Throughout our history, science was always on the front lines for discovery and exploration. Science is used as an investigative tool by the human race to figure out all the mysteries of the universe. The discovery of DNA was tremendous, providing each human being with their own unique genetic identity - no longer would an individual be genetically confused with another. DNA fingerprinting, in particular, has changed the world. In the 1980's the legal system began using DNA fingerprinting to help establish the guilt of an indicted criminal. DNA (besides for fingerprints) is the only way to confirm scientifically if the individual was at the scene of the crime. Over the years, many methods for forensic DNA testing have emerged. Polymerase chain reaction is a method used to amplify the smallest amounts of DNA, creating thousands of copies which can be analyzed. Restriction fragment length polymorphism looks for variations in homologous DNA. Short tandem repeat technology looks for repeated sequences inthe bases of the DNA sample. Mitochondrial DNA analysis tests the mitochondrial genome which is highly polymorphic between individuals. Finally, Y-Chromosome analysis is used for males, and usually accompanies PCR or RFLP. DNA is now commonly used in criminal investigations and is often the most substantial piece of evidence. In recent years, DNA fingerprinting is also being used for exonerations. People who have been languishing in prison for years for crimes they did not commit are being released due to the breakthrough of forensic DNA and DNA fingerprinting establishing their innocence.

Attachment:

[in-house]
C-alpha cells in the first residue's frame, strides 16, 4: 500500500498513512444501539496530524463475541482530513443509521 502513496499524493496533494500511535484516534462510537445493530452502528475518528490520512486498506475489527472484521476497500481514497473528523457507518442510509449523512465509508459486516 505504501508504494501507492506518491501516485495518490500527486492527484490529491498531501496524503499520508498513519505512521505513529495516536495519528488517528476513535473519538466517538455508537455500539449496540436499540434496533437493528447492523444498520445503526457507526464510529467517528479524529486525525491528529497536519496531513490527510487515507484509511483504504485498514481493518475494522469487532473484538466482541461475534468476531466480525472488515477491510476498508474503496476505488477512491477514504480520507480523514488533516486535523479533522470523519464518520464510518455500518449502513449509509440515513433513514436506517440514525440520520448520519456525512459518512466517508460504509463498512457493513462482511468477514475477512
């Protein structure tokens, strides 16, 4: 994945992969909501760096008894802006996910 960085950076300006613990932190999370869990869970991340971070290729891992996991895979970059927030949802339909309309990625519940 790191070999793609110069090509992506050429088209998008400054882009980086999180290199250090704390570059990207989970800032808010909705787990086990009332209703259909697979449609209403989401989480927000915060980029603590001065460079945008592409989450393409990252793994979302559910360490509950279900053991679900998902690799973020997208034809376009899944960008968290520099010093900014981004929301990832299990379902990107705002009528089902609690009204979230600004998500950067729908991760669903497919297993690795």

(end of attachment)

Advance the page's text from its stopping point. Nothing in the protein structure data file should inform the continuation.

Eckstein, S. (2013). Guilty or Not Guilty: Can DNA Help Prove Guilt or Innocence?. The Science Journal of the Lander College of Arts and Sciences, 7 (1). Retrieved from http://touroscholar.touro.edu/cgi/viewcontent.cgi?article=1089&context=sjlcas